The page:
I thought it might be fun to set a table for six, limiting myself to items that cost a total of around $100. That total would include china, crystal, flatware, table linens, fresh flowers, candles, and candle holders. The courses to be served would include soup, salad, main course, and dessert. Stemware would be for wine and water (or iced tea, the "house wine" of the South).
The plan was not to actually go out shopping for new items. I decided to use mostly things I'd purchased previously, but hadn't yet used for a table post. I'm fairly certain only the placemats, water glasses, and chargers are being repeated.
I arranged the flowers and set the table the night before. The first photograph below was taken mid-morning.
The cream soup bowls with underplates are vintage Theodore Haviland (made in America). I found a set of eight on eBay. The minimum bid was $10. I bid the $10, and there were no other takers. Since I'm using only six of them today, I'll list the cost at $7.50.
I often buy vintage table linens at estate sales. Usually the damask napkins are luncheon size, but these are the larger ones. They'd been starched and ironed with nice crisp folds. The best part is that a set of six had been reduced to only $3 on the second day of the sale.
I mixed and matched vintage silverplated flatware. The dinner forks, knives, teaspoons, and soup/place spoons are all the same pattern. I added iced tea spoons, salad forks, and butter spreaders in other patterns. The service for six came from an estate sale. It was stored in a wonderful old leatherette case. The silverware itself was blackened with tarnish, but appeared unused (I didn't find a scratch on it anywhere). I polished it gently, leaving some of the tarnish here and there to highlight details of the design. Most of the odd pieces were dug from $1 boxes at local antique malls. They have a softer look, a patina of tiny, fine scratches from years of use and frequent polishing. It often gives old silver a look similar to that of pewter.
A closer view of the dinner and salad forks. You can see the clear salad plate here, between the soup bowl's underplate and the dinner plate. It has a stylized, etched laurel design. I frequently purchase clear glass plates at estate sales and thrift stores. I pay less attention to the design than to the clarity of the glass and their overall condition. They're great for buffets and parties, (so much nicer than using plastic I think) and, when they're purchased inexpensively, I don't hesitate to put them in the dishwasher.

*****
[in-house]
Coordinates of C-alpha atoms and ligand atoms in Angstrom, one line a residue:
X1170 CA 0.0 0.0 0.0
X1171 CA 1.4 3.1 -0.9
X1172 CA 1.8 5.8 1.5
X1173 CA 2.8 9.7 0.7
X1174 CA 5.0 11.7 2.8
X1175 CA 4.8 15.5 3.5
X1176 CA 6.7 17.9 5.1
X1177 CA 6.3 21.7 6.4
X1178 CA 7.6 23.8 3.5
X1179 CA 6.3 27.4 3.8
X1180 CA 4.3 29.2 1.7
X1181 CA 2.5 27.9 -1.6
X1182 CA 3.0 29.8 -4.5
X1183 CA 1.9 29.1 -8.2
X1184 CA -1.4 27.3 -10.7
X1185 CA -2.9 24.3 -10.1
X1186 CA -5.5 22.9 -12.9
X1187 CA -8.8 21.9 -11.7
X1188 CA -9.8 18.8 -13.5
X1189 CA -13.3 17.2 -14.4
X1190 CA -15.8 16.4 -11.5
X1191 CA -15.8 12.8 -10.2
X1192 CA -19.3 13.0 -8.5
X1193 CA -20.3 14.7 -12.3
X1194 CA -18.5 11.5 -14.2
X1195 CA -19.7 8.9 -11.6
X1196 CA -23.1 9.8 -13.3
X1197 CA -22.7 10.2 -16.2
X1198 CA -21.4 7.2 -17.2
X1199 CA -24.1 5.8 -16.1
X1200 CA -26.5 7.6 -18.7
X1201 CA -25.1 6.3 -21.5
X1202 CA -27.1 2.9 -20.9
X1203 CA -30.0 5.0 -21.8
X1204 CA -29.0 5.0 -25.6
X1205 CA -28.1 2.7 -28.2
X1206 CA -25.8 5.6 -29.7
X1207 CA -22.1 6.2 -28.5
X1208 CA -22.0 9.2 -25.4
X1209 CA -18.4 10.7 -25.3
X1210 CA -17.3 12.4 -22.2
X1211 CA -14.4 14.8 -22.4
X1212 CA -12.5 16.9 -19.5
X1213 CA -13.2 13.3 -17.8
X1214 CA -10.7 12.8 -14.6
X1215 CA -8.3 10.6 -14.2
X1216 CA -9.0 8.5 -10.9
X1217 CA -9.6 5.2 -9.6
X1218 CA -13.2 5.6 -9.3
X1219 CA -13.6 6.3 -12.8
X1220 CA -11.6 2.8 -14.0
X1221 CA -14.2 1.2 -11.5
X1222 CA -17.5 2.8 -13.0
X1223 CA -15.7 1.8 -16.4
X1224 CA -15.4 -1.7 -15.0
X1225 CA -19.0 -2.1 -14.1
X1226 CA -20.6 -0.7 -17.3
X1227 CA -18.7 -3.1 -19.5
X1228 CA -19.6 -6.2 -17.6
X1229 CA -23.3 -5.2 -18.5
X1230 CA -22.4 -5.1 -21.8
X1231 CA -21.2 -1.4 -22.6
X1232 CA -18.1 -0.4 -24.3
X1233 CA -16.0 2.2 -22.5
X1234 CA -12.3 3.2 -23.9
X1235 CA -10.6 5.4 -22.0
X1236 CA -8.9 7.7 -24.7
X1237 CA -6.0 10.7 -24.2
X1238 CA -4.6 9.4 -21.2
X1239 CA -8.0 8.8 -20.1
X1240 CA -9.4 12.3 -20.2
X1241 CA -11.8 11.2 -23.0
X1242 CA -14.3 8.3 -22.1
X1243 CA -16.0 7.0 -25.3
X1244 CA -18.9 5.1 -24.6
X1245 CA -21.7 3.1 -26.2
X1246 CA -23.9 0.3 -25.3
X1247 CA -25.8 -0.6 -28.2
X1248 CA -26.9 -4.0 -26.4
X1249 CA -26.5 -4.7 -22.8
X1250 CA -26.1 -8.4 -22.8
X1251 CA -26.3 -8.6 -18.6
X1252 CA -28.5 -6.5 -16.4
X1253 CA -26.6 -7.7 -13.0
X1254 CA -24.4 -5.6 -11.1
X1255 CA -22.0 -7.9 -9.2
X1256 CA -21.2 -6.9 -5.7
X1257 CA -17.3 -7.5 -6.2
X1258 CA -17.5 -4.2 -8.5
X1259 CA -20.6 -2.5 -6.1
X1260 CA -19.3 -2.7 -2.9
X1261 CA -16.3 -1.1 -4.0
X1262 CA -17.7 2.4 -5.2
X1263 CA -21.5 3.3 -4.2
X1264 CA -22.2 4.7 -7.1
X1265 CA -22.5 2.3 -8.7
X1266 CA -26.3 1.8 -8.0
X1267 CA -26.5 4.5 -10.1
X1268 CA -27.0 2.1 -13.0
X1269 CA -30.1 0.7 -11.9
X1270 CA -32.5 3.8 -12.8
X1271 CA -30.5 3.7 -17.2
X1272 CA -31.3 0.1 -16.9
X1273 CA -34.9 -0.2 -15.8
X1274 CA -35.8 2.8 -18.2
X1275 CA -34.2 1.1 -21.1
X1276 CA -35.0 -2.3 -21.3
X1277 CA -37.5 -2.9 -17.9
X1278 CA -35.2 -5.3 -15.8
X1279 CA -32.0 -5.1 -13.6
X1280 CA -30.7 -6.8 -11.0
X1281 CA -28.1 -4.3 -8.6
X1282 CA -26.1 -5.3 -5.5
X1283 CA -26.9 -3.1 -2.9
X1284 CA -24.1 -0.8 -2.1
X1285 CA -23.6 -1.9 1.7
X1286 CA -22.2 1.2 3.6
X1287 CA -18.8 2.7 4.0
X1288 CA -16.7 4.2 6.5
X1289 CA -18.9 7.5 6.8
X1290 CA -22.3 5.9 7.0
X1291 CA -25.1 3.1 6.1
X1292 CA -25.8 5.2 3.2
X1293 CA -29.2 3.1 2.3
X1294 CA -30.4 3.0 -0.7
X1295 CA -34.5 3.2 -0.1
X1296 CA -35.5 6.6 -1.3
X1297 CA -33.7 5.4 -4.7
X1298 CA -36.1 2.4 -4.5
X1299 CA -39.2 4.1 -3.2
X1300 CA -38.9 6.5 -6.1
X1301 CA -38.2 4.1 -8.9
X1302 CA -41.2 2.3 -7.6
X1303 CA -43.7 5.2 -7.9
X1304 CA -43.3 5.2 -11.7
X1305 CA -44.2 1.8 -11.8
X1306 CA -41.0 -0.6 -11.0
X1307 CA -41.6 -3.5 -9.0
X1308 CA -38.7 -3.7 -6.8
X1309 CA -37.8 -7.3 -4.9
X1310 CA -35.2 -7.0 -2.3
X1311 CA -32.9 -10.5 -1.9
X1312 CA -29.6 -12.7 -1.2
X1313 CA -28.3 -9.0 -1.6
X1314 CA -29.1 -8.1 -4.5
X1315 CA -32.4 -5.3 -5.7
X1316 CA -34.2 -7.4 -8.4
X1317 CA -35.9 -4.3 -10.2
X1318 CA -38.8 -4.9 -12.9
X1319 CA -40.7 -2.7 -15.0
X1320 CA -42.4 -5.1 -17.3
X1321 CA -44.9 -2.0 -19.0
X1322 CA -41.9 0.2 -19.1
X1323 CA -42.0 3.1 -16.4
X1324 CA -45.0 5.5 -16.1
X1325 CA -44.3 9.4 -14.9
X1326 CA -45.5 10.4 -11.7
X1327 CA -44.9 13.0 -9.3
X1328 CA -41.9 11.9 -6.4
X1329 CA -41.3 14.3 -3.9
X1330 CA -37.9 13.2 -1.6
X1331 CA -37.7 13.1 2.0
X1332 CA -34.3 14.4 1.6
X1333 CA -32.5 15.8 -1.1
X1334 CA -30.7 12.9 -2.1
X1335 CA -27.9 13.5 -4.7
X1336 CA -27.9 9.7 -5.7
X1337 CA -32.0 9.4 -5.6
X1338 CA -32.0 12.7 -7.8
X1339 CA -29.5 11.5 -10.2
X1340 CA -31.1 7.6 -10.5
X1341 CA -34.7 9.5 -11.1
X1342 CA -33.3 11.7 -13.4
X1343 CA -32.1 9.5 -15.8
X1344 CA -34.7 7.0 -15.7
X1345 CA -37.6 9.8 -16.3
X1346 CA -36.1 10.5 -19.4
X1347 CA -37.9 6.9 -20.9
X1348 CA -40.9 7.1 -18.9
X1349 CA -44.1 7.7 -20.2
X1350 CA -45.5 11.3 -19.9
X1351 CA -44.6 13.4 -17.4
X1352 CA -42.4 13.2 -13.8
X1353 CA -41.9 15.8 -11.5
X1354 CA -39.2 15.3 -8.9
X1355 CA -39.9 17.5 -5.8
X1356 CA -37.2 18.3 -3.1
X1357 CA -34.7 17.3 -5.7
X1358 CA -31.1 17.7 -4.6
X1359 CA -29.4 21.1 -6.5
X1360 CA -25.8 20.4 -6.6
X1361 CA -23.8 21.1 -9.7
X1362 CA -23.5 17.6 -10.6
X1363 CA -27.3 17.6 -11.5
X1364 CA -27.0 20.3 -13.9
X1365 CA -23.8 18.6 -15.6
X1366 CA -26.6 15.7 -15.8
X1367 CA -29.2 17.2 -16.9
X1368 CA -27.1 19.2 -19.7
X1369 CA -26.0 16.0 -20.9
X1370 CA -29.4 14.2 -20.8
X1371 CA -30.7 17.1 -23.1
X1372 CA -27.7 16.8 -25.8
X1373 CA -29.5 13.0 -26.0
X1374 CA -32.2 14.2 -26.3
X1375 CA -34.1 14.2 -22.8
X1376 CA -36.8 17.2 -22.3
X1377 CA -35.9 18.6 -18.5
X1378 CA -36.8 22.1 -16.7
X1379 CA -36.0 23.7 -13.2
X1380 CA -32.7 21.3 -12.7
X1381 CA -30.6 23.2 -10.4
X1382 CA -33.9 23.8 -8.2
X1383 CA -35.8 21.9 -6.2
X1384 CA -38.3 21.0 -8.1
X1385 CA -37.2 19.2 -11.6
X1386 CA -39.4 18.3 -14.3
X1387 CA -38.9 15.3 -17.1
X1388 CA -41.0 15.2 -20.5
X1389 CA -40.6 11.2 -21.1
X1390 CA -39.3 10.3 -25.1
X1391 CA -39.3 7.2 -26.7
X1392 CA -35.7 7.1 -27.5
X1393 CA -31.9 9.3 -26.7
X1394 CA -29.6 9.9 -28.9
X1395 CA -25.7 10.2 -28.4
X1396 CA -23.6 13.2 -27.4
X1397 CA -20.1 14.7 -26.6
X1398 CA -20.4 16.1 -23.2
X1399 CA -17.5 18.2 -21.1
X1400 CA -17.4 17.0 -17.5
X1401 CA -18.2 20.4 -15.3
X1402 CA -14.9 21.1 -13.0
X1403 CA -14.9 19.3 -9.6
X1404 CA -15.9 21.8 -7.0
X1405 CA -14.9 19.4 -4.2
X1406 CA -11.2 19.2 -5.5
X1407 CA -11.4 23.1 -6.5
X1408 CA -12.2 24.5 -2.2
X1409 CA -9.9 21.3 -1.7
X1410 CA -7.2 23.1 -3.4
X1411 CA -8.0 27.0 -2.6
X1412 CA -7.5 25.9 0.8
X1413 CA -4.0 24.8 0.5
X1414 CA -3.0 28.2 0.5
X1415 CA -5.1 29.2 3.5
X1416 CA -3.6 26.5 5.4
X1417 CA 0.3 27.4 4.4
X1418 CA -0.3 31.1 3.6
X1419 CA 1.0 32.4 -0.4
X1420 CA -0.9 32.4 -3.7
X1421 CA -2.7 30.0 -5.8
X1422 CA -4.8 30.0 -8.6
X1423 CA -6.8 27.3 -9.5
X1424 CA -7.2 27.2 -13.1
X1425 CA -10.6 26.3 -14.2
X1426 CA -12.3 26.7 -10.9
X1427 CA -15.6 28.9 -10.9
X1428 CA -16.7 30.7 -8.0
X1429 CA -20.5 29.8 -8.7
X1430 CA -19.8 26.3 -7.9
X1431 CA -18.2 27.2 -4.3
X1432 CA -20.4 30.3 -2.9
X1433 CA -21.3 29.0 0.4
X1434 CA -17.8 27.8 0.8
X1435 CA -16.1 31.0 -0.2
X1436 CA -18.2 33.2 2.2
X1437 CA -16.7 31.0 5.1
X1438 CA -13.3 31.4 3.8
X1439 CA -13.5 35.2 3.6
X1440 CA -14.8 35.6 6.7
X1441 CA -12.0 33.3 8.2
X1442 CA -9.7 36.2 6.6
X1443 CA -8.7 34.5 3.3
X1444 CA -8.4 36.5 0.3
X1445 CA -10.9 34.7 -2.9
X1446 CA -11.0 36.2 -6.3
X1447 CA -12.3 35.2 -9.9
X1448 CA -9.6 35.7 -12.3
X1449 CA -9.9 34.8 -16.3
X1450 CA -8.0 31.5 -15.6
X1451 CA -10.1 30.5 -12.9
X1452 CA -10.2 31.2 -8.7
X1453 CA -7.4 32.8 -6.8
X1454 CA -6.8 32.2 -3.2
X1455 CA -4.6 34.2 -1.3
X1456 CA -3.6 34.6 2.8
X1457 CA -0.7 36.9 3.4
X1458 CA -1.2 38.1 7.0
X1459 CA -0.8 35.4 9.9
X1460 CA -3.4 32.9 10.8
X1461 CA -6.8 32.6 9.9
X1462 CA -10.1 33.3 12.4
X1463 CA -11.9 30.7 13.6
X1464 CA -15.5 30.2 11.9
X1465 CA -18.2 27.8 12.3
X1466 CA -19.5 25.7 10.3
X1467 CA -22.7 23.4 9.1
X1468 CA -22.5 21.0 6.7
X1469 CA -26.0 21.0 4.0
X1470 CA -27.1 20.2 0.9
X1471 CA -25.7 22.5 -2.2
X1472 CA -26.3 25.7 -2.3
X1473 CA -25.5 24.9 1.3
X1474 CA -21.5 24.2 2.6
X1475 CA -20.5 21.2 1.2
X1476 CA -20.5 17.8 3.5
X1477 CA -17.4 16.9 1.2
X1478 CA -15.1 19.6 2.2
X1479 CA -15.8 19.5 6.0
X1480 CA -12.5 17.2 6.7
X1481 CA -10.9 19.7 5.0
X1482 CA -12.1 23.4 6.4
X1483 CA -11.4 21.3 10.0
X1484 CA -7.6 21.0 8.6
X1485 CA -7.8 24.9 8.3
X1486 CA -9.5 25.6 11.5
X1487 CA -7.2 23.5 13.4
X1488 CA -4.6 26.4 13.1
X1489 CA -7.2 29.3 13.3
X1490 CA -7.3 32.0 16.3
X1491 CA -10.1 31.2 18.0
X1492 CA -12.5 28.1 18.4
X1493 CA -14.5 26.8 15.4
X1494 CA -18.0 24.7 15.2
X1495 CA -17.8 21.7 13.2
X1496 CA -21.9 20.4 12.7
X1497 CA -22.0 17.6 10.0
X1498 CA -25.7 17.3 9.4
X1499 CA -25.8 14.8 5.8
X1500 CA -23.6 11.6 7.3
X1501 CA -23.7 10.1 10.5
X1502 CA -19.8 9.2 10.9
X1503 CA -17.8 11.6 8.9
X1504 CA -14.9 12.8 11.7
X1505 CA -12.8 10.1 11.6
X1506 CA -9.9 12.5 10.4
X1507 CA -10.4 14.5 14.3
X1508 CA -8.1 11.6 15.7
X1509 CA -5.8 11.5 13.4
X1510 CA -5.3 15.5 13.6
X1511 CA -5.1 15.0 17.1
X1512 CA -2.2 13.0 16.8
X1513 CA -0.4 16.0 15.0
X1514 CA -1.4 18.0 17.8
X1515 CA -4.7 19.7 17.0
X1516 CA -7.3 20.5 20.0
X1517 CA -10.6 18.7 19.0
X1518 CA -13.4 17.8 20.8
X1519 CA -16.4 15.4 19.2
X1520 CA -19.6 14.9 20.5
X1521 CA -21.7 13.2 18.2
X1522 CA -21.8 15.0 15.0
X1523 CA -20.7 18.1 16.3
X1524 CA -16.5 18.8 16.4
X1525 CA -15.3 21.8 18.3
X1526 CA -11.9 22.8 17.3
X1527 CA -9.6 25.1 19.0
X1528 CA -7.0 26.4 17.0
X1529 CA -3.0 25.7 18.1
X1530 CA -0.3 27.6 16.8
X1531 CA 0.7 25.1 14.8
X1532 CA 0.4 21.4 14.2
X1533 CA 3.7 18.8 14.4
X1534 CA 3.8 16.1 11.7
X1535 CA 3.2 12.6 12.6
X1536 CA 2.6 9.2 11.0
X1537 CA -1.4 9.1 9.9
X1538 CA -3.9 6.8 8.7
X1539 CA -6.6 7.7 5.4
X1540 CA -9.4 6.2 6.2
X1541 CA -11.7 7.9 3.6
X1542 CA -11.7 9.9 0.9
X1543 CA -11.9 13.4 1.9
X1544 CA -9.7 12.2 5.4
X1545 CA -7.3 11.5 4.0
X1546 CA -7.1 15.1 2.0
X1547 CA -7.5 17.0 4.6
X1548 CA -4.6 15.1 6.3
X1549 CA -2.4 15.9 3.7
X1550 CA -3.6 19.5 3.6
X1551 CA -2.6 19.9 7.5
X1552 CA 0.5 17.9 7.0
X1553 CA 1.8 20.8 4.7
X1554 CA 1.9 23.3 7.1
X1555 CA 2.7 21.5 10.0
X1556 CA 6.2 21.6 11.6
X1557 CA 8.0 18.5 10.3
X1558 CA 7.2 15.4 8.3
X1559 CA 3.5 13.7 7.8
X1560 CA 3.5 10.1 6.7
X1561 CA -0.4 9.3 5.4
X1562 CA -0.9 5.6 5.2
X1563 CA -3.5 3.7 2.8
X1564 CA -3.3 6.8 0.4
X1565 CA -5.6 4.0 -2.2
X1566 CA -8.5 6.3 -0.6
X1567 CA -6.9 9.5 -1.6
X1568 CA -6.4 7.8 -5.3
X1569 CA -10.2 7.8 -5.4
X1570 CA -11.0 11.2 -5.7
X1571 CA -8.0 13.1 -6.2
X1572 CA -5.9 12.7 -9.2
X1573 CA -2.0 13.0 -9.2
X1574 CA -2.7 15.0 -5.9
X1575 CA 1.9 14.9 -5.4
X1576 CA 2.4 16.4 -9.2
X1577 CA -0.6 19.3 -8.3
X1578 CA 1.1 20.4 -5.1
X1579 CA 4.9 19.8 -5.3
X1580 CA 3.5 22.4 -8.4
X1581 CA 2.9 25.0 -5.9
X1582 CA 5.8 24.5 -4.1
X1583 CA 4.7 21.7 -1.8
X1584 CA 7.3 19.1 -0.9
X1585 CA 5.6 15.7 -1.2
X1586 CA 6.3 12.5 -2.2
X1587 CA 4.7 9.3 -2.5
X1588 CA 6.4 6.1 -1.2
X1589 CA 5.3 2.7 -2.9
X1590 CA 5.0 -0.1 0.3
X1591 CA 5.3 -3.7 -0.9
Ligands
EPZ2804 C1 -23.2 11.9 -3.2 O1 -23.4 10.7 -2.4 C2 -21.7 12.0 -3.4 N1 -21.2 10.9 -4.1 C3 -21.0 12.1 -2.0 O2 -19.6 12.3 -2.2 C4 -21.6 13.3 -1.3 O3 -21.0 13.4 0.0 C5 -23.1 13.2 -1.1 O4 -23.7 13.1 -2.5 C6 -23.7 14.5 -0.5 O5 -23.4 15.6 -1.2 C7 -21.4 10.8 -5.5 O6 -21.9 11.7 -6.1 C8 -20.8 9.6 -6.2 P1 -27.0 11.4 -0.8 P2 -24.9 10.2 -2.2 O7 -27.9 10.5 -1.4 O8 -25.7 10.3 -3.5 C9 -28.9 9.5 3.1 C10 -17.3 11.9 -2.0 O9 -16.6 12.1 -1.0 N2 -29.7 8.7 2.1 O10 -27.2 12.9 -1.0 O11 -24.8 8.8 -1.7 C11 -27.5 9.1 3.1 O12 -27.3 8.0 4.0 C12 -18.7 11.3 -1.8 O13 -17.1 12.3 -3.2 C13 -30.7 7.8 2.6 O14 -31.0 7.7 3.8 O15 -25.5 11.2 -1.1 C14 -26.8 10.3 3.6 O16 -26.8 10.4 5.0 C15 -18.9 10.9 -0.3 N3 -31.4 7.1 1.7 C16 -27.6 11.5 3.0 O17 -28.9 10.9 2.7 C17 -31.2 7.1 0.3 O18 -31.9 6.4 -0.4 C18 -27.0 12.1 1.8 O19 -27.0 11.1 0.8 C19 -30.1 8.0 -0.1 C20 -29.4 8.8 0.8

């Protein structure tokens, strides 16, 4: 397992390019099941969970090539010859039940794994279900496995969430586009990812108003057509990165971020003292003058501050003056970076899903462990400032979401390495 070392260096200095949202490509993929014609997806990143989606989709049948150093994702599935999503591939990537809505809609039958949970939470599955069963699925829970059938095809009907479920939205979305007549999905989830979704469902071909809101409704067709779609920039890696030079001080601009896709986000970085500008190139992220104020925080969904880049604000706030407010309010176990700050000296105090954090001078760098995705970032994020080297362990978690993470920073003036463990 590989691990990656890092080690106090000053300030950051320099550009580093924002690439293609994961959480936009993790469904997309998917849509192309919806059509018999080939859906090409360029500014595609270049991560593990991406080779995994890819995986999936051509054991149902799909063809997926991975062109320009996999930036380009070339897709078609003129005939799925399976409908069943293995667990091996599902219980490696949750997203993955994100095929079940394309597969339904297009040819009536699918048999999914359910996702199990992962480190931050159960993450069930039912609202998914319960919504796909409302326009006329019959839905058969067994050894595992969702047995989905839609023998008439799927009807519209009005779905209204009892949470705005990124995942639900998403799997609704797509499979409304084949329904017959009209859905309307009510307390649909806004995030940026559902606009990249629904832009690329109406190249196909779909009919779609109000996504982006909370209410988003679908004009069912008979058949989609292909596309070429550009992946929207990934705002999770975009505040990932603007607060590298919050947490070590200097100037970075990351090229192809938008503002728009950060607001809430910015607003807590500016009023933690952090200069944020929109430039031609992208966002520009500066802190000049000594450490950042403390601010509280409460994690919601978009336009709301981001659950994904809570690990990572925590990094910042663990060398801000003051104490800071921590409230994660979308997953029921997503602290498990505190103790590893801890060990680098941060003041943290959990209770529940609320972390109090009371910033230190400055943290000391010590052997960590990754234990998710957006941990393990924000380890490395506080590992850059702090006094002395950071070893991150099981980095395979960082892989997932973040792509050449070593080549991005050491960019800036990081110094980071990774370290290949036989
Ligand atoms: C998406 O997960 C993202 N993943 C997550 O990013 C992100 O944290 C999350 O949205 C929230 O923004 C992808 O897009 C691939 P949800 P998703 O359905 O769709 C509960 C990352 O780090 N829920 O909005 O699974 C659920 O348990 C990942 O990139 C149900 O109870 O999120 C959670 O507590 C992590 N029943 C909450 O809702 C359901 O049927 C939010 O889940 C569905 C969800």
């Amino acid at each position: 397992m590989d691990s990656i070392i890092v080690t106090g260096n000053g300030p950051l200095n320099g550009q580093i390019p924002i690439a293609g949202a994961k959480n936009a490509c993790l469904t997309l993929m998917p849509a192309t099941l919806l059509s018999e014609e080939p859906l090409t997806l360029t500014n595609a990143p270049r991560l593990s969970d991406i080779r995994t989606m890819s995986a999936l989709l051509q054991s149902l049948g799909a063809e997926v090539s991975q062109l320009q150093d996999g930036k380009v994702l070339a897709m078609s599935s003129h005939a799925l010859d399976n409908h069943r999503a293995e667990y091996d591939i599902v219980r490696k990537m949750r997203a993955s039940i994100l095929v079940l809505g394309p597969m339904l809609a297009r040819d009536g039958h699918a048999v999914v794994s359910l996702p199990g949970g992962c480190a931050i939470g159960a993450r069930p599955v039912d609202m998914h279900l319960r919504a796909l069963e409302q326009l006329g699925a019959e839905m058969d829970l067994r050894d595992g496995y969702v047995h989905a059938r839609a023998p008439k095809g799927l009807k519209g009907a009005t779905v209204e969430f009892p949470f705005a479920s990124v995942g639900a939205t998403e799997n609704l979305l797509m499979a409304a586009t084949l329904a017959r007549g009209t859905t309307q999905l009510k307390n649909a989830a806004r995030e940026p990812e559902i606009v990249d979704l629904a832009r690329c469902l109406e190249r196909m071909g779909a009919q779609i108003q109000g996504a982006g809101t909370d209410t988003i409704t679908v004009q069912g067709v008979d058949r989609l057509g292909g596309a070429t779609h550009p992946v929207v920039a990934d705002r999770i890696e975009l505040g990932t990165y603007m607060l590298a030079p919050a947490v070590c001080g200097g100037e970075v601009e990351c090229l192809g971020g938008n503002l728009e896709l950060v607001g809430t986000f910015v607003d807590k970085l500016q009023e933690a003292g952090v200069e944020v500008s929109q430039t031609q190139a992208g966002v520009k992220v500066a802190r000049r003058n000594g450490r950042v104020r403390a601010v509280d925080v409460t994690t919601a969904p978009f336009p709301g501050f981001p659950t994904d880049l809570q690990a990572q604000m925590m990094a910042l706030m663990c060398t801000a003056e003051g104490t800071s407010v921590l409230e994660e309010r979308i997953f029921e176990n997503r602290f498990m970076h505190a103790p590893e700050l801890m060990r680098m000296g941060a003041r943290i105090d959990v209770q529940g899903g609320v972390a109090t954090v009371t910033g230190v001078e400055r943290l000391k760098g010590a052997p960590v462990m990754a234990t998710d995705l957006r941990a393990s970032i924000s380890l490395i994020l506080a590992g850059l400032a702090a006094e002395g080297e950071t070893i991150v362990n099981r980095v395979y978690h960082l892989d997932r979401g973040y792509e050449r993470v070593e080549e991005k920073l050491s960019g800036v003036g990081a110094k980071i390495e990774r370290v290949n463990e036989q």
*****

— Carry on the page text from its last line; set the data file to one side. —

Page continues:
A few months ago, I was a guest at a dinner party where the hostess served crème de menthe parfaits. I hadn't thought of that particular dessert in years, but I used to love ordering it in a favorite restaurant. They were so pretty, and so refreshing at the end of a meal. Since then I've kept an eye out for vintage parfait glasses. I found these at Goodwill for only forty-nine cents apiece. The underplates were also from GW. A stack of 8 was bundled together and priced at only $2.99. They were probably intended for use with matching cups, but I thought they worked well with the parfait glasses. Iced tea spoons are "parfait" for getting every little bit of goodness all the way to the very bottom of the glass.
I found a dozen or so of these tall crystal candleholders at Goodwill one day. They were only ninety-nine cents each, but the red price stickers were the featured color that week, so they cost half that. Most still had their original manufacturer's stickers as well, made by International Silver Company.
A better view of the candleholders. The candles came from Walgreen's after-Christmas sale. They were regularly 2 for $1 ... but they were 80% off!
Don't you love free flowers? I took a walk through the garden with secateurs in hand. I learned the word, secateurs, from Coty of Styling by Coty Farquhar and Styling Gardens by Coty Farquhar. Sounds so much nicer than plain ol' garden shears, doesn't it? I returned with redbud, dogwood, forsythia, cherry blossoms, daffodils, yellow rose of Texas, hellebores, fern fronds, a white hyacinth for fragrance, and a tulip or two for an extra touch of color. There are also some small white flowers in the arrangement that remind me of lily of the valley, except that they're taller and the foliage is similar to daffodils'. Perhaps some of you can help me identify it.
The placemats came from Dollar Tree. The gold-rimmed plates with the pink and yellow roses are by Homer Laughlin. I bought six dinner plates, six bread plates, a platter, and assorted other pieces for $2 at a local charity thrift shop. The lady who runs the shop said a woman had donated them earlier that day. She said she'd set up housekeeping with them in the 1940s, and now it was time for someone else to enjoy them.
The afternoon sun is providing a rosy glow ...
A closer view of the dogwood and hellebores.
I tried it first without the silverplated chargers, but the extra layer seemed necessary somehow. I like the way the mirror-like shine reflects the flowers and other colors surrounding them.